CASCO – Gerry Beaudry was sitting in a New Jersey diner having breakfast when a man noticed his World War II cap and struck up a conversation.

Gerry Beaudry of New Jersey, a 90-year-old World War II bomber pilot, stands Monday at The Heath on the southern end of Thompson Lake in Casco where he enjoyed fishing. A chance meeting at a New Jersey diner three years ago launched a friendship with a couple who drove him to Maine to see his only living relatives this past weekend. Matt Daigle/Sun Journal

Fast-forward three years and the former B-17 bomber pilot who worked on his grandfather’s farm in Hebron as a youth, was driven to Maine this past weekend to visit his niece in Turner, go the graves of his mother and sister in Hebron and to fish Thompson Lake in Casco.

Beaudry said the trip wouldn’t have been possible without Jerry and Kristen Oleske, the New Jersey couple he met at the diner.

Kristen said she and her husband saw Beaudry sitting at a table by himself. His World War II hat drew Jerry’s attention and the two struck up a conversation about Beaudry’s time in the Army Air Force. After the couple paid for his meal, they gave him their phone number and told him to call anytime he needed help.

Two weeks later, Beaudry asked for a ride to a medical appointment.

“Since those days, he has become a close family friend, attending our son’s baseball games and joining us for movies and meals,” Kristen said. “He has brought so much joy into our lives and our children have learned so much from their new nonagenarian friend.”


The sentiment was shared by Beaudry. “As far as I’m concerned, (the Oleske family) is my family.”

Beaudry talked to them about visiting Maine again to see his only living relatives, niece Kathy Kuroly and her husband, Michael, in Turner, and visiting the graves of his mother and sister in Hebron.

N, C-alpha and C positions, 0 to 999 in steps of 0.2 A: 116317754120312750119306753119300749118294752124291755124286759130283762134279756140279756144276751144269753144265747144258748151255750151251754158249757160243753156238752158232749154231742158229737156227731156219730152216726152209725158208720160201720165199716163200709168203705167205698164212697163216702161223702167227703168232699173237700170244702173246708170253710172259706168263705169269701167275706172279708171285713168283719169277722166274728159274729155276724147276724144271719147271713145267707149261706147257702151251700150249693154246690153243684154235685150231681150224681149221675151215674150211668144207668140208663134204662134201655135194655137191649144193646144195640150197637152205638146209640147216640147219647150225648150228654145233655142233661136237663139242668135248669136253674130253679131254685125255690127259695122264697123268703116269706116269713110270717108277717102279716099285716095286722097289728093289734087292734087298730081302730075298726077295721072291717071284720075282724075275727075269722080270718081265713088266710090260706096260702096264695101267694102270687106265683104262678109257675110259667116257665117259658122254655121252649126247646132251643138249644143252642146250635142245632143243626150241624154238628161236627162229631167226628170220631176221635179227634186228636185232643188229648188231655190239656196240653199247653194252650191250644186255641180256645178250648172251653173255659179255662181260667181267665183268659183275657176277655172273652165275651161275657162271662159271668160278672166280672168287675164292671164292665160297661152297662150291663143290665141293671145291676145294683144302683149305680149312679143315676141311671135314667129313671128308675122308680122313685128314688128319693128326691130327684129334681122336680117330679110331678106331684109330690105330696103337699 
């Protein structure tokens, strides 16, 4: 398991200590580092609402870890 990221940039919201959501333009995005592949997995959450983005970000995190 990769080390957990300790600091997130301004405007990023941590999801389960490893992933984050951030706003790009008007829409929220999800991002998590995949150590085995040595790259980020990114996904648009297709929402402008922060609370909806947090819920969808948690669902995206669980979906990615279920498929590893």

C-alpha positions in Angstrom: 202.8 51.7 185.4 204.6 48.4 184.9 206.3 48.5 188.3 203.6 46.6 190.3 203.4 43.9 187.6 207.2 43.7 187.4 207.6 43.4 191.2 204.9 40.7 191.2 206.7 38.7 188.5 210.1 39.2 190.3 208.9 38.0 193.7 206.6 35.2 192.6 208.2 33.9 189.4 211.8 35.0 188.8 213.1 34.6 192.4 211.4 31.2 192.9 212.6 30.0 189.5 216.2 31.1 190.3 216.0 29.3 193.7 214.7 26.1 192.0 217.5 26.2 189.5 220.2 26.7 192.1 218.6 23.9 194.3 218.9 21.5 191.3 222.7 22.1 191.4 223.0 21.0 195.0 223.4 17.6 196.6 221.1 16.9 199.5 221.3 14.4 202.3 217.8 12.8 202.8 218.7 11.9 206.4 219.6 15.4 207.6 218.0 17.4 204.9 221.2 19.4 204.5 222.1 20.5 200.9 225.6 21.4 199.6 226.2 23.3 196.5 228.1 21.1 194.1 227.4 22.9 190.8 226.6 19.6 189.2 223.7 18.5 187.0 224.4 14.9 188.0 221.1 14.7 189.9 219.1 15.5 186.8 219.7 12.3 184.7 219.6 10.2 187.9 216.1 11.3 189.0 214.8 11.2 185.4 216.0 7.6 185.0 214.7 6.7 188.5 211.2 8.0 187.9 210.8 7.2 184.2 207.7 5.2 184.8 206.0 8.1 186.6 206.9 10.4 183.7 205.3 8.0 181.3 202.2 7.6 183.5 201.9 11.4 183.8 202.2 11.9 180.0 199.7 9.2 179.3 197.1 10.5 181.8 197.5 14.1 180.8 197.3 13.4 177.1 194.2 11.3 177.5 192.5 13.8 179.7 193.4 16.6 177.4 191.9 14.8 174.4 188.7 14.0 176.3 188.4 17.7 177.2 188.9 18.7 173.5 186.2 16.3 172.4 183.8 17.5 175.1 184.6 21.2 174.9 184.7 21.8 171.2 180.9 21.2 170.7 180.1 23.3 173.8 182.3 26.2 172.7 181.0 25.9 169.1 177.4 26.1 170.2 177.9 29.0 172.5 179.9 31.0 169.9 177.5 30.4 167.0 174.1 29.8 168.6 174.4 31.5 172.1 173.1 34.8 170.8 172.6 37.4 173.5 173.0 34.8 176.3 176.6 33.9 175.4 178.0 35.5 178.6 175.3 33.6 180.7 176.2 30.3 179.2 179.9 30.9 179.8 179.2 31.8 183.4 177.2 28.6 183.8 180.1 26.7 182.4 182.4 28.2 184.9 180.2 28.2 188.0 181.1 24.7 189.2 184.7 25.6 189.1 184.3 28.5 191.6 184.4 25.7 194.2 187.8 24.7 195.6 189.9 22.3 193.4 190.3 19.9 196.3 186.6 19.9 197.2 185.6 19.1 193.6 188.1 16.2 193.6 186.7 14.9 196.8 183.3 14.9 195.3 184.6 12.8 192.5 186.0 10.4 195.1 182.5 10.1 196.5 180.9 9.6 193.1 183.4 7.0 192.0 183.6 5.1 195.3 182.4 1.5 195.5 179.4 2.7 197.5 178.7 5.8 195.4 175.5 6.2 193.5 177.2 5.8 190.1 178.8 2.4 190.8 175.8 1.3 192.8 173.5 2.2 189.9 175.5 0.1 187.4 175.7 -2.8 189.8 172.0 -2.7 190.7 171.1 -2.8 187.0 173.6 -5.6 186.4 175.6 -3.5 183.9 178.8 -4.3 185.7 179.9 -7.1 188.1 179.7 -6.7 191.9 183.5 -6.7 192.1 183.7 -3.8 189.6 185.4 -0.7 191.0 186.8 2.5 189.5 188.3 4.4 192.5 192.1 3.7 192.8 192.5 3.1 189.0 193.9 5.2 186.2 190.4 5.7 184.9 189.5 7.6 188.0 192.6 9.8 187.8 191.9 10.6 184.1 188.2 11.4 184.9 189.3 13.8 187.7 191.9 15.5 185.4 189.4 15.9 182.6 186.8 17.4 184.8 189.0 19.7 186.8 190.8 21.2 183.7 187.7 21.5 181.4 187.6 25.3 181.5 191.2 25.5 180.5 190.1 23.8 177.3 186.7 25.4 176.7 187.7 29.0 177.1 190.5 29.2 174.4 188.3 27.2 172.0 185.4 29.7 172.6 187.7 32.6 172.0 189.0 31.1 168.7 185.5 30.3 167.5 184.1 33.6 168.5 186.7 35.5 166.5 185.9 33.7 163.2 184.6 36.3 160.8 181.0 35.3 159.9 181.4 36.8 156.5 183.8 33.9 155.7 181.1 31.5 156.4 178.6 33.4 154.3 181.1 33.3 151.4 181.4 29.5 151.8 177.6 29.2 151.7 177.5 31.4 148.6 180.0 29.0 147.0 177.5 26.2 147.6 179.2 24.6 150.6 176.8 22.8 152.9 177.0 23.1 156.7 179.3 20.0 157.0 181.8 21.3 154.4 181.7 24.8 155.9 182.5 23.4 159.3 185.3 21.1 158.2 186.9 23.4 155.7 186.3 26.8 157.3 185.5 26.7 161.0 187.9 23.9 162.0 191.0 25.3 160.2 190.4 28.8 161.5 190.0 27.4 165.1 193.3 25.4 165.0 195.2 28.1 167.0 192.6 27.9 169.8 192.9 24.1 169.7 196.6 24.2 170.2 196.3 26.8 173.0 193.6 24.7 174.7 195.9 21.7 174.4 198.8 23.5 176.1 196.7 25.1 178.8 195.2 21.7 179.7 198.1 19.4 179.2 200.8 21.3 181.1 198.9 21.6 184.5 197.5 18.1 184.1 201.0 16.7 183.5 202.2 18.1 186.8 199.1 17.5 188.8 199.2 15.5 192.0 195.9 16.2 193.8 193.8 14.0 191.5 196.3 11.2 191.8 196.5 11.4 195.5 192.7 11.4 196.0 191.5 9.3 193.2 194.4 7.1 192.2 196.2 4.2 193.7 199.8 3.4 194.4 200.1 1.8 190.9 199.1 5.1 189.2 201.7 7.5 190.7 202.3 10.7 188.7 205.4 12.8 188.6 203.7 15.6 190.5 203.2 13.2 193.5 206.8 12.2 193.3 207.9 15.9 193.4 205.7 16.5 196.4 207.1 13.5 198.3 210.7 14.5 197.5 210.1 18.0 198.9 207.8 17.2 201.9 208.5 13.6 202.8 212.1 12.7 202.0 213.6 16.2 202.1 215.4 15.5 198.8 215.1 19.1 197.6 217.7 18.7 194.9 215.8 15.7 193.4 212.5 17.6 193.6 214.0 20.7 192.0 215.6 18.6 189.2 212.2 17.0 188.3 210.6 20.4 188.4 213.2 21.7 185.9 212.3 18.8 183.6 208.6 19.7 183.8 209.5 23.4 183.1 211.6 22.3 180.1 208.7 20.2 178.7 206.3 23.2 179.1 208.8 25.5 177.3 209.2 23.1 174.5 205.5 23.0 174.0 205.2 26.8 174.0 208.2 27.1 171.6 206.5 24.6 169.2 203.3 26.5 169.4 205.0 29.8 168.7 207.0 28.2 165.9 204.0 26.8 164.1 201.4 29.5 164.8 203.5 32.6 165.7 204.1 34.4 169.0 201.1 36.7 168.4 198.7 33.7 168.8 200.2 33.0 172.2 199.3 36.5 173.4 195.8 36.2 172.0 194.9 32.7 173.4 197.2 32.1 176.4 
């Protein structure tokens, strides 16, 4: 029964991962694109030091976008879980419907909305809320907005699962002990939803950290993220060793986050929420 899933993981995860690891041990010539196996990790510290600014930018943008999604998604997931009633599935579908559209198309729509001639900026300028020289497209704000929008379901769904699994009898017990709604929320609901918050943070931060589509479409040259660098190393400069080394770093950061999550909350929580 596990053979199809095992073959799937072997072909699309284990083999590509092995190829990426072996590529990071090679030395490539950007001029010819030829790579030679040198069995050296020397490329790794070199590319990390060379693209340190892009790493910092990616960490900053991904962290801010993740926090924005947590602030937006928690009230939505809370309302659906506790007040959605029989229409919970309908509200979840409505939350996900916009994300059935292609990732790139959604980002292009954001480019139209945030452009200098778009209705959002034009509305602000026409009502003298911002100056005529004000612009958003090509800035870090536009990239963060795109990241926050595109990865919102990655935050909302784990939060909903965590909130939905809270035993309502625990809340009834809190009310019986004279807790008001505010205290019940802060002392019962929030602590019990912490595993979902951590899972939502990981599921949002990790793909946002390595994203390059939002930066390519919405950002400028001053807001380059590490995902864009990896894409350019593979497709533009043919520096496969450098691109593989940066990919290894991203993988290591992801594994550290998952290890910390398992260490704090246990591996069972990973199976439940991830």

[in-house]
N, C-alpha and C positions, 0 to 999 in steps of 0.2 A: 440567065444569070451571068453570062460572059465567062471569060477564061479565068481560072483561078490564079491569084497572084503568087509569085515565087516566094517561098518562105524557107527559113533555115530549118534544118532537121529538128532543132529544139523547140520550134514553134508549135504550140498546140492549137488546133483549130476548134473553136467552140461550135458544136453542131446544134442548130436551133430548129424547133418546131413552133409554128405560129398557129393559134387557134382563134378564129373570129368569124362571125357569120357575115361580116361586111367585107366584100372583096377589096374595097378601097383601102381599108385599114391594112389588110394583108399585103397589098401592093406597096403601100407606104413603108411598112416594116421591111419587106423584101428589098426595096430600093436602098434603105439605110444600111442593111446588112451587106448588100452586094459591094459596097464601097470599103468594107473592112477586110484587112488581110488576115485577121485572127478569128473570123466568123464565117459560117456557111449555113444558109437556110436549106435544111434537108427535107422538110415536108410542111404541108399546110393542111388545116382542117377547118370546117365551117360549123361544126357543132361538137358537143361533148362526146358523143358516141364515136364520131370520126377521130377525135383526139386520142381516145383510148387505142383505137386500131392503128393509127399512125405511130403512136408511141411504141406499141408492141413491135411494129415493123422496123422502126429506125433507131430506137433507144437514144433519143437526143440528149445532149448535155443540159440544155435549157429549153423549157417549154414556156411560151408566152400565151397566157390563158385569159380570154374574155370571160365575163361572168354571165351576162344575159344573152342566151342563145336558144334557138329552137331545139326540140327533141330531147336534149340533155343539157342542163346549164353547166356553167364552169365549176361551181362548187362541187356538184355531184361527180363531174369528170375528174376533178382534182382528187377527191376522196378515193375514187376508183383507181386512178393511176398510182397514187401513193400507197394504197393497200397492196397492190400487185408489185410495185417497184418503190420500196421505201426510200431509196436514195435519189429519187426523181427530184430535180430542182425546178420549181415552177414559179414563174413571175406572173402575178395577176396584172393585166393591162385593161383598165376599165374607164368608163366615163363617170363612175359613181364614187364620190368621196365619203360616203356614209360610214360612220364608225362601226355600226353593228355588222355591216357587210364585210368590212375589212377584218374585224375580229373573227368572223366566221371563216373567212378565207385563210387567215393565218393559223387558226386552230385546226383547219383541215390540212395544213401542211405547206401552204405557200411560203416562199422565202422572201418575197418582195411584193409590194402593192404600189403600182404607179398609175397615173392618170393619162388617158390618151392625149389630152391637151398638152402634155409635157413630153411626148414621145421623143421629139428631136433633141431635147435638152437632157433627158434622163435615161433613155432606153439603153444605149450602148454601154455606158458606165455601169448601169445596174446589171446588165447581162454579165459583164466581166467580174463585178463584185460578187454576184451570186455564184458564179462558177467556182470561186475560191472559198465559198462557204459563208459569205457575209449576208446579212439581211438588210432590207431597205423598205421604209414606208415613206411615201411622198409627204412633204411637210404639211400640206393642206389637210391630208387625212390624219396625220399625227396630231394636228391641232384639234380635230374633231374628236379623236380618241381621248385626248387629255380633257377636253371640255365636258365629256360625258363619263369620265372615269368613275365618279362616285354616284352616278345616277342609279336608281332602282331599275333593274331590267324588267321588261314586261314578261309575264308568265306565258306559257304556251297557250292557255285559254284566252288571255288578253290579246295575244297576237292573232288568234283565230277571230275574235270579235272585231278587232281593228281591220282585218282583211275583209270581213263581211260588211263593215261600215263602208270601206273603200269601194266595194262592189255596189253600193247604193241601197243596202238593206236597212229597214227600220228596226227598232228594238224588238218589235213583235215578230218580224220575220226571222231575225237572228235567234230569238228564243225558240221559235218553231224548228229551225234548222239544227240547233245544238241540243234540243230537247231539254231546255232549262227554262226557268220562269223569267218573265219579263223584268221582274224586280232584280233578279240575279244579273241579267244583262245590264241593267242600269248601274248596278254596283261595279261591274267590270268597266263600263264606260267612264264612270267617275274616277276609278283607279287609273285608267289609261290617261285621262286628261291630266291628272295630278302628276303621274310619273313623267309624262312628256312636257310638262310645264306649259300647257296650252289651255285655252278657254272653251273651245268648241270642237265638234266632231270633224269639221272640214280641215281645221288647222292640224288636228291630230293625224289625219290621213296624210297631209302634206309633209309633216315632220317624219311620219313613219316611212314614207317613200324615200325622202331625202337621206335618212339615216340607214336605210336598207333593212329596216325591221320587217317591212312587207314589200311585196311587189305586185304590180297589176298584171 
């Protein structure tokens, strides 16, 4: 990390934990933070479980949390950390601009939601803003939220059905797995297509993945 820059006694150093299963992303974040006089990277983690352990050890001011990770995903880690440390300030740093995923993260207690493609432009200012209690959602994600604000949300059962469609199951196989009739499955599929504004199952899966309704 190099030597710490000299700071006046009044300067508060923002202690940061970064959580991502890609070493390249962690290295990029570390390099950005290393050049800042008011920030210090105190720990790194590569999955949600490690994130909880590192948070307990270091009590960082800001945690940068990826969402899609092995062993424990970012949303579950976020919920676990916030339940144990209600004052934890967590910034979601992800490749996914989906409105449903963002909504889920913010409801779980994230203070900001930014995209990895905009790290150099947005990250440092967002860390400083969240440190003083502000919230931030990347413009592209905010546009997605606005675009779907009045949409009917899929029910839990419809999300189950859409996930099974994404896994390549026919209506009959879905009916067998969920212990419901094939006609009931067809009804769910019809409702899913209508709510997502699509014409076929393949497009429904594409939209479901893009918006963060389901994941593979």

“The stars aligned and we were able to make the visit work,” Kristen said.

They arrived Saturday and spent the weekend visiting his family.

On Monday, Beaudry, the Kurolys and the Oleskes fished Thompson Lake, boarding a boat at The Heath in Casco.

Beaudry said he didn’t catch anything but enjoyed being surrounded by the woods in the state where many of his happy memories reside.


Born in Massachussetts, he spent most of his adult life in New York and New Jersey.

“(Maine) is his happy place,” Kathy said. “He hasn’t been here for awhile, but he loves it when he visits.”

Among those happy memories are the times at his grandfather’s farm.

“My grandfather grew up in New Hampshire, but he later bought a farm in Hebron, with apple orchards and cows,” Beaudry said. “I spent a lot of time at the farm helping him out.”

When he wasn’t in Hebron, he was living on Long Island, New York, where he worked as a golf caddy in his early teens.

“I’d carry around people’s bags for 18 holes and get paid 50 cents,” Beaudry said.


He’d save $5 at a time to pay for a half-hour flying class at Zahn’s Airport in Long Island, a private airfield frequently used by aspiring pilots.

“After hours of flying, I was able to get my student pilot’s license,” Beaudry said.

He received his license in 1944 at age 14.

As combat was ramping up near the end of World War II, the Army Air Force was “desperate for pilots,” he said.

“My mom gave me permission, so I lied about my age, enlisted and was able to get into pilot school, where I trained to be a bomber pilot,” he said. “I ended up in the 8th Army Air Force.”

He flew 13 missions in a B-17 bomber, widely considered among historians to be one of the more dangerous jobs in the Army Air Force.


On his final mission, his plane malfunctioned, forcing him to crash-land in France. He was rescued by French soldiers, who brought him by boat to the English Channel to be handed over to British troops.

“I’m one of the lucky guys who made it out,” Beaudry said. “If it were Germans who found me, I probably would’ve been executed.”

Beaudry returned to the United States and continued helping his grandfather in Hebron. But 10 years later, he was called into action for the Korean War, piloting C-46 Commando Transports.

“I’d fly from Tokyo to Seoul, South Korea, bringing fresh troops ammunition and food,” he said. “Then, we’d take the wounded out and bring them to Japan.”

After the war, he worked construction and occasionally volunteered with the Civilian Air Corps on Long Island.

Since retiring, trips to Maine have been few and far between, the last being in 2011.

He said another trip to the Pine Tree State isn’t out of the question, but rather than driving he’d like a more familiar mode of travel.

“I’d love to fly again,” Beaudry said. “Maybe next time I come up to Maine, I’ll fly myself up and land in Portland.”

Gerry Beaudry’s family put a sign on the back of his wheelchair after he arrived in Maine on Saturday. The 90-year-old World War II bomber pilot from New Jersey spent many of his formative years working on his grandfather’s farm in Hebron. Matthew Daigle/Sun Journal

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